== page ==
Recently at a specialty candy and beverage shop, I had the opportunity to buy a bottle of Moxie and drink it. Let it never be said that when such an opportunity arises, I don't have Moxie. I'd never had the drink before, which is a regional beverage associated with New England — Maine especially. I've read that it's considered "bitter," but I found it mildly sweet (its second ingredient is cane sugar) and not bad at all.
These days Moxie is made by the Cornucopia Beverage Co. of Bedford, NH, but like some other sodas, it apparently began as a patent medicine, meaning that descriptions of its early days are bound to be as much murky lore as history. Here's a short history anyway, courtesy the Marietta Soda Museum. Moxie lost the early cola wars, according to the site, which notes, "until 1920 Moxie was outselling Coca-Cola, but Moxie made the same decision that a lot of soft drink producers made when sugar prices skyrocketed. They bought large quantities to protect themselves from future price increases.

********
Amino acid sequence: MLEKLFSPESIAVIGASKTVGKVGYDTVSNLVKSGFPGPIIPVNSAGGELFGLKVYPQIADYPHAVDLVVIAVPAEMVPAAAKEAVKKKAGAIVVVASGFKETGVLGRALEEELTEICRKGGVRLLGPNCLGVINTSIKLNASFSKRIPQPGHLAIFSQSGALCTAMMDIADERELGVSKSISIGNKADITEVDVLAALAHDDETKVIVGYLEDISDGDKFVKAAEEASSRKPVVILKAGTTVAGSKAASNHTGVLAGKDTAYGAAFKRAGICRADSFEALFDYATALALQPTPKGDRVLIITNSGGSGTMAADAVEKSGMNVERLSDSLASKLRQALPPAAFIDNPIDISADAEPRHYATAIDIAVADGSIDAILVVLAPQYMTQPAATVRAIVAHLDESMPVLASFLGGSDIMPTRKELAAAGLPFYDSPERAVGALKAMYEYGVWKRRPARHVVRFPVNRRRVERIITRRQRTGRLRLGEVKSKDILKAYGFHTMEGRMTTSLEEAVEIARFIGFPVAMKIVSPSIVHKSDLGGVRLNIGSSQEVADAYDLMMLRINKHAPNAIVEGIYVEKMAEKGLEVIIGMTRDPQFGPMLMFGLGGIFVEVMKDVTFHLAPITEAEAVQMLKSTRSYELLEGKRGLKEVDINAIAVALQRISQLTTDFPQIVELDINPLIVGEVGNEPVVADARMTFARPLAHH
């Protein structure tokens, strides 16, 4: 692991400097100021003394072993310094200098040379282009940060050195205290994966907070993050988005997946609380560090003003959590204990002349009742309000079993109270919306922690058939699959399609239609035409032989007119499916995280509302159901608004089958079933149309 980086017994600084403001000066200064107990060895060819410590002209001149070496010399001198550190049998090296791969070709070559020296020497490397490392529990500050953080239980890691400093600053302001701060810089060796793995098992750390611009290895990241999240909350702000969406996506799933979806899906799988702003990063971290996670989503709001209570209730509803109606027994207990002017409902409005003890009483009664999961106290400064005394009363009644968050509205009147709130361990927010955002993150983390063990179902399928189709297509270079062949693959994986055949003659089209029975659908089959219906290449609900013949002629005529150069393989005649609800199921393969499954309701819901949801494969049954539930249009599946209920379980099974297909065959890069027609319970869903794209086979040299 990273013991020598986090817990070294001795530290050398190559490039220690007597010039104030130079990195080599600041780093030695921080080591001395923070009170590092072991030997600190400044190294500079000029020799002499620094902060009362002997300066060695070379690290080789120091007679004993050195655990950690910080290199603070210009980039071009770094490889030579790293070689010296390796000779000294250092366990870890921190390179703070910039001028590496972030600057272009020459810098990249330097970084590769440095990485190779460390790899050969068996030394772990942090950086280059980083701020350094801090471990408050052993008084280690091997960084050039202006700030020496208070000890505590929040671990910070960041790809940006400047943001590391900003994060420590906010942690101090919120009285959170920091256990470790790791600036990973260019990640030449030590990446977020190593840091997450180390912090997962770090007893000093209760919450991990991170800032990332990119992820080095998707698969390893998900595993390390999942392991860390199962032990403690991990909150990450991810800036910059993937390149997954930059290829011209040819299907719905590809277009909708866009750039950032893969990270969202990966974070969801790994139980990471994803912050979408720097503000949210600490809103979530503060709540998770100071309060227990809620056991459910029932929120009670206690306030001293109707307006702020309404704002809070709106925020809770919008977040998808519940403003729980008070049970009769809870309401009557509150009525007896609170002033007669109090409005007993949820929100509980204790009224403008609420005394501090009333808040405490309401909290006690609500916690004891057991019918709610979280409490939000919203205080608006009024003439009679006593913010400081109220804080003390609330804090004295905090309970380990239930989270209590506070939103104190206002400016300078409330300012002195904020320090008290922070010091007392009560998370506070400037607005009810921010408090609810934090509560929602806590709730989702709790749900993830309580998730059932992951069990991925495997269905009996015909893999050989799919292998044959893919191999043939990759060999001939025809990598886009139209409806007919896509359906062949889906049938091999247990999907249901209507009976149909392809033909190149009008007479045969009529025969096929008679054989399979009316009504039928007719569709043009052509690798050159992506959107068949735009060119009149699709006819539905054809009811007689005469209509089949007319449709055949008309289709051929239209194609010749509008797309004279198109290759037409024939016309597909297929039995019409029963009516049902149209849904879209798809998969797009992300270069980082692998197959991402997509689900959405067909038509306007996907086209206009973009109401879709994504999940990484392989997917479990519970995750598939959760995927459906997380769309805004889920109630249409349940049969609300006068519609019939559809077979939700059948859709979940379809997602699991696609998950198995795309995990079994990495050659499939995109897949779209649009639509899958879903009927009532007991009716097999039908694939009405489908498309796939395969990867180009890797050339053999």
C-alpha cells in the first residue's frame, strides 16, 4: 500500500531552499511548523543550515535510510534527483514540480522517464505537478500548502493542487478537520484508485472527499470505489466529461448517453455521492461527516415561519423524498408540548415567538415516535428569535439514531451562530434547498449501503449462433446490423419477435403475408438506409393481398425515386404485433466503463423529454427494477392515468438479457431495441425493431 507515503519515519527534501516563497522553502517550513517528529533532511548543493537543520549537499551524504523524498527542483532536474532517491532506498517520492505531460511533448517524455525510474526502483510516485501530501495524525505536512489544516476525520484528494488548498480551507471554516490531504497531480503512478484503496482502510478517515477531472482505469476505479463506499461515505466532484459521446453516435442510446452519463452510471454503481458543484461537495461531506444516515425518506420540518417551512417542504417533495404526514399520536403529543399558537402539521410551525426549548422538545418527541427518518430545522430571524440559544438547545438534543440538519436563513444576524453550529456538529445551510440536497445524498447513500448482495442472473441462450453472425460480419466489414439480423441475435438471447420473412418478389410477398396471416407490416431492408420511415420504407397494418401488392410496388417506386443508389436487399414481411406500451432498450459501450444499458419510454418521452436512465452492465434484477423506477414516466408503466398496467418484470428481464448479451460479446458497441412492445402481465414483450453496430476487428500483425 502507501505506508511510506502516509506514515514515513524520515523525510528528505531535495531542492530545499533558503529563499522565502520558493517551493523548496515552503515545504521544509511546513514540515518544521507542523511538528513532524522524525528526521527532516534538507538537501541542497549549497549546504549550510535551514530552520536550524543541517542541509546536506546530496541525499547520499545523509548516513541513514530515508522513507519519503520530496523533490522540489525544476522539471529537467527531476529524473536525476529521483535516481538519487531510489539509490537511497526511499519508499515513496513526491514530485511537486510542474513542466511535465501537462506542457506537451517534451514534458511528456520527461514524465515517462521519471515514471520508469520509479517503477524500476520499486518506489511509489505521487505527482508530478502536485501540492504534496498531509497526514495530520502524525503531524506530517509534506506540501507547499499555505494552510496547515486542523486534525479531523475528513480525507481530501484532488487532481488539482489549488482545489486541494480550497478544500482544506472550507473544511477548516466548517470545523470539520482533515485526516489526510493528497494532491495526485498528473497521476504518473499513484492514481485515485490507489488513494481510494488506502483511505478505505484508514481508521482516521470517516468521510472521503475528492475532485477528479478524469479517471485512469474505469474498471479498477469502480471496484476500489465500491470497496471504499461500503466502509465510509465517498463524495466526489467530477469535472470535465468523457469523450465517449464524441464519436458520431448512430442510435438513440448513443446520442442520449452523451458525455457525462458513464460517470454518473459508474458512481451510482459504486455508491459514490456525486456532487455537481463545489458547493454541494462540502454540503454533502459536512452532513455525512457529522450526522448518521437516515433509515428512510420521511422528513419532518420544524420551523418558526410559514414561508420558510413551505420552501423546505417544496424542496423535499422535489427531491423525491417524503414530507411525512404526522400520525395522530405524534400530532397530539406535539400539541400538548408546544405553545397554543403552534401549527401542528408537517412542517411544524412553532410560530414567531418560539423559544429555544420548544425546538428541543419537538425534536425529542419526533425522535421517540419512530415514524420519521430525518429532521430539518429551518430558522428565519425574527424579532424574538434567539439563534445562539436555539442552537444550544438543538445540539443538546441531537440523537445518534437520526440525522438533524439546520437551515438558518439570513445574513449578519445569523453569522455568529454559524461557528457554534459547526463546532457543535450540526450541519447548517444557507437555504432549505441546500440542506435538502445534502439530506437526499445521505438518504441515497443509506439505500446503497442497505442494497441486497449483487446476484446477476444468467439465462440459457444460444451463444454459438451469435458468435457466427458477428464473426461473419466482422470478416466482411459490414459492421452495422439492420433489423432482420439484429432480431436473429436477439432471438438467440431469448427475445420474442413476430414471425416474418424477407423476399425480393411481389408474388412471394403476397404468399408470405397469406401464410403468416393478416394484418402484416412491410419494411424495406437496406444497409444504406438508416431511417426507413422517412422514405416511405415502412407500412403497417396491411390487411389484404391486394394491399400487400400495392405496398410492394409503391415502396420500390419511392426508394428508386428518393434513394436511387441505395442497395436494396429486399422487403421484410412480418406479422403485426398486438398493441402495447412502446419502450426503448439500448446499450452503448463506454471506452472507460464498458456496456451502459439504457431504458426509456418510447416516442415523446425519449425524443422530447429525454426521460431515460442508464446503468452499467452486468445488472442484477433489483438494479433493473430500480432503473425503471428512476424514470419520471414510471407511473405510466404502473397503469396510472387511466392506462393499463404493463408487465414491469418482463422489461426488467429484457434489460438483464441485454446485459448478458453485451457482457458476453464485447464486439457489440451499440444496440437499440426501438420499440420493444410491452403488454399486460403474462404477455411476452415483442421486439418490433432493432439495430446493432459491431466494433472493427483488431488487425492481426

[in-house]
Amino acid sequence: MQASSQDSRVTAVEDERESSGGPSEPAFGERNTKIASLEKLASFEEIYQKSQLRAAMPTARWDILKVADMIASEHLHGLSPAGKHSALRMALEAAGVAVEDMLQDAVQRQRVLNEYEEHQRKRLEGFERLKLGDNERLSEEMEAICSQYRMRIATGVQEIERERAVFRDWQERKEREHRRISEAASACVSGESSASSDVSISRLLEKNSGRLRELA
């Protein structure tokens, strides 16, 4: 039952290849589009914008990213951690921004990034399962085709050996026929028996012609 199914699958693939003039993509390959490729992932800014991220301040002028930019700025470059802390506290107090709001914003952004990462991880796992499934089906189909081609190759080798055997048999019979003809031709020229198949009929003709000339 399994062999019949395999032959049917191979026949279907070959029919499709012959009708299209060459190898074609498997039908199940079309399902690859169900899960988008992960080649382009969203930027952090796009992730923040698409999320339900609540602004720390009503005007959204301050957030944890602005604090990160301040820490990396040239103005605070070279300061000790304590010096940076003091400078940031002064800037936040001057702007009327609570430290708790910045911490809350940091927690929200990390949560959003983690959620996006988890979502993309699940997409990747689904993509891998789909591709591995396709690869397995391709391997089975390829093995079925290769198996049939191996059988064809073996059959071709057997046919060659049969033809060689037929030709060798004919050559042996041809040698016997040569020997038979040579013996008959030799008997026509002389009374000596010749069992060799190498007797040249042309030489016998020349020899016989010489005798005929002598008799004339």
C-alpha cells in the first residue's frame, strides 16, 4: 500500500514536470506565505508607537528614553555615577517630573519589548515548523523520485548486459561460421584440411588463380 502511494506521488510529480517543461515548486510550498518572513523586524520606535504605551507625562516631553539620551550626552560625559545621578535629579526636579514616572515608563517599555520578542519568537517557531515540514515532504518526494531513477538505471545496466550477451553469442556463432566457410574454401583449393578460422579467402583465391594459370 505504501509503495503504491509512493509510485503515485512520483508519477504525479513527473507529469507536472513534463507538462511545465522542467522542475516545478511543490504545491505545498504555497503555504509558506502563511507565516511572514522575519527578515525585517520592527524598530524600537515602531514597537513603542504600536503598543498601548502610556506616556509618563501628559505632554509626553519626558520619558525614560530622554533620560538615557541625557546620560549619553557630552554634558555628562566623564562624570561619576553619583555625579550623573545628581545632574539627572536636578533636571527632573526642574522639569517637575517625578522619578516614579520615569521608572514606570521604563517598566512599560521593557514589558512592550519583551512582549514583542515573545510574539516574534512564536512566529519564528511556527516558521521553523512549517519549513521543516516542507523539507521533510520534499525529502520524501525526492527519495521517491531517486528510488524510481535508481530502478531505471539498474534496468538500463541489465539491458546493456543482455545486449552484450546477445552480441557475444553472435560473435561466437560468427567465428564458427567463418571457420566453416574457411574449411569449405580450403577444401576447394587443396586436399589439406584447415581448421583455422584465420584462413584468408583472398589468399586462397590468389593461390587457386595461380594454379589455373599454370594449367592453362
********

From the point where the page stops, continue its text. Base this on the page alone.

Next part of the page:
"Unfortunately, prices collapsed and they were forced to sell their product at a loss. This also meant that they didn't have the money for advertising so they cut back dramatically. They should have borrowed the money, because without advertising sales also declined dramatically and they never recovered."
According to the bottle, the unusual ingredient to modern Moxie is "gentian root extractives," another food term I had to look up, which took me from the murky world of 19th-century patent medicines to the murky world of 21st-century health web sites. As near as I can tell, gentian is a large genus of plants that grow a lot of places, some of which are considered good for what ails ya. It also flavors various drinks, mostly of European origin, that aren't Moxie.
One more thing: another part of the Moxie experience is listening to the "Moxie One-Step," evidently written to promote the beverage during those long-lost days when it was a rival of Coca-cola.
Labels: food and beverage